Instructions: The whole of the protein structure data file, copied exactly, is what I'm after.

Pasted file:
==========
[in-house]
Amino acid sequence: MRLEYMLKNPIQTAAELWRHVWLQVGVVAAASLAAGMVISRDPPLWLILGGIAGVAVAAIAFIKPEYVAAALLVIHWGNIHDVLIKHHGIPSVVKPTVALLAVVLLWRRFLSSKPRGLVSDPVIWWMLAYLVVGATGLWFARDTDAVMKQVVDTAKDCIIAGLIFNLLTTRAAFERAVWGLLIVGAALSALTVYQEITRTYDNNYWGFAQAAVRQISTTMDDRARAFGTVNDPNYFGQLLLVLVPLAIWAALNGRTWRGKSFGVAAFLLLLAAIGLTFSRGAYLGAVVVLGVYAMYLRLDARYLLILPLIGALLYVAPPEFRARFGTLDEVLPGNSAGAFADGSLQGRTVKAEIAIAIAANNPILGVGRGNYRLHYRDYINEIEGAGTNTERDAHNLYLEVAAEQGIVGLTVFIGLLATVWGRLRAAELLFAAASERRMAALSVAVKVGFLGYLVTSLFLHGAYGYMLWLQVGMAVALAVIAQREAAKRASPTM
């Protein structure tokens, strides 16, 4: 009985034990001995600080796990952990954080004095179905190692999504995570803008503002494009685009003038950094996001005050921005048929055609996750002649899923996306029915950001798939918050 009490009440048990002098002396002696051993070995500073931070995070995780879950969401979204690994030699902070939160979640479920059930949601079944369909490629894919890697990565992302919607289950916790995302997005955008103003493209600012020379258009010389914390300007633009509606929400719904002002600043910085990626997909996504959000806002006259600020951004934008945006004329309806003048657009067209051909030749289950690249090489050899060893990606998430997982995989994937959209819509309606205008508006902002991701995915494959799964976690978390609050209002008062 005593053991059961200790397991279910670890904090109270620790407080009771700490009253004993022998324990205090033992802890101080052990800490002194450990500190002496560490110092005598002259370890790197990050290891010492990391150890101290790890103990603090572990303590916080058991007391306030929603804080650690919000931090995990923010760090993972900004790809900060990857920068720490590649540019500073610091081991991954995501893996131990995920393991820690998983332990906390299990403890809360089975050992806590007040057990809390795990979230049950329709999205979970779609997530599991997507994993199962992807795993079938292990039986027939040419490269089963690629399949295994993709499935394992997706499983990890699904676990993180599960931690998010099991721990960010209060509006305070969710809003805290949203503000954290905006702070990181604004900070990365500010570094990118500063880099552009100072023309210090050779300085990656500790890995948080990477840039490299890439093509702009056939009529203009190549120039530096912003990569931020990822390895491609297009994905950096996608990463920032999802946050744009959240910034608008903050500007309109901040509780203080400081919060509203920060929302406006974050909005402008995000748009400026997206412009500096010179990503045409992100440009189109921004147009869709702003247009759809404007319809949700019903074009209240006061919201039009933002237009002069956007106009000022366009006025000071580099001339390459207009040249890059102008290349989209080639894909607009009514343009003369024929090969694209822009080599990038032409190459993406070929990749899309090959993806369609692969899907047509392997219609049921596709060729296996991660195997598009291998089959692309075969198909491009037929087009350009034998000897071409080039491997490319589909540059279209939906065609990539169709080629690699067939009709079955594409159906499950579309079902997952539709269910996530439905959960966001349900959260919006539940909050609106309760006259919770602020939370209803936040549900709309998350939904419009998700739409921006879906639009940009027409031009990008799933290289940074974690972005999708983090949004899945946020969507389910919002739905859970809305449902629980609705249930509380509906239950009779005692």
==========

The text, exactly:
[in-house]
Amino acid sequence: MRLEYMLKNPIQTAAELWRHVWLQVGVVAAASLAAGMVISRDPPLWLILGGIAGVAVAAIAFIKPEYVAAALLVIHWGNIHDVLIKHHGIPSVVKPTVALLAVVLLWRRFLSSKPRGLVSDPVIWWMLAYLVVGATGLWFARDTDAVMKQVVDTAKDCIIAGLIFNLLTTRAAFERAVWGLLIVGAALSALTVYQEITRTYDNNYWGFAQAAVRQISTTMDDRARAFGTVNDPNYFGQLLLVLVPLAIWAALNGRTWRGKSFGVAAFLLLLAAIGLTFSRGAYLGAVVVLGVYAMYLRLDARYLLILPLIGALLYVAPPEFRARFGTLDEVLPGNSAGAFADGSLQGRTVKAEIAIAIAANNPILGVGRGNYRLHYRDYINEIEGAGTNTERDAHNLYLEVAAEQGIVGLTVFIGLLATVWGRLRAAELLFAAASERRMAALSVAVKVGFLGYLVTSLFLHGAYGYMLWLQVGMAVALAVIAQREAAKRASPTM
């Protein structure tokens, strides 16, 4: 009985034990001995600080796990952990954080004095179905190692999504995570803008503002494009685009003038950094996001005050921005048929055609996750002649899923996306029915950001798939918050 009490009440048990002098002396002696051993070995500073931070995070995780879950969401979204690994030699902070939160979640479920059930949601079944369909490629894919890697990565992302919607289950916790995302997005955008103003493209600012020379258009010389914390300007633009509606929400719904002002600043910085990626997909996504959000806002006259600020951004934008945006004329309806003048657009067209051909030749289950690249090489050899060893990606998430997982995989994937959209819509309606205008508006902002991701995915494959799964976690978390609050209002008062 005593053991059961200790397991279910670890904090109270620790407080009771700490009253004993022998324990205090033992802890101080052990800490002194450990500190002496560490110092005598002259370890790197990050290891010492990391150890101290790890103990603090572990303590916080058991007391306030929603804080650690919000931090995990923010760090993972900004790809900060990857920068720490590649540019500073610091081991991954995501893996131990995920393991820690998983332990906390299990403890809360089975050992806590007040057990809390795990979230049950329709999205979970779609997530599991997507994993199962992807795993079938292990039986027939040419490269089963690629399949295994993709499935394992997706499983990890699904676990993180599960931690998010099991721990960010209060509006305070969710809003805290949203503000954290905006702070990181604004900070990365500010570094990118500063880099552009100072023309210090050779300085990656500790890995948080990477840039490299890439093509702009056939009529203009190549120039530096912003990569931020990822390895491609297009994905950096996608990463920032999802946050744009959240910034608008903050500007309109901040509780203080400081919060509203920060929302406006974050909005402008995000748009400026997206412009500096010179990503045409992100440009189109921004147009869709702003247009759809404007319809949700019903074009209240006061919201039009933002237009002069956007106009000022366009006025000071580099001339390459207009040249890059102008290349989209080639894909607009009514343009003369024929090969694209822009080599990038032409190459993406070929990749899309090959993806369609692969899907047509392997219609049921596709060729296996991660195997598009291998089959692309075969198909491009037929087009350009034998000897071409080039491997490319589909540059279209939906065609990539169709080629690699067939009709079955594409159906499950579309079902997952539709269910996530439905959960966001349900959260919006539940909050609106309760006259919770602020939370209803936040549900709309998350939904419009998700739409921006879906639009940009027409031009990008799933290289940074974690972005999708983090949004899945946020969507389910919002739905859970809305449902629980609705249930509380509906239950009779005692």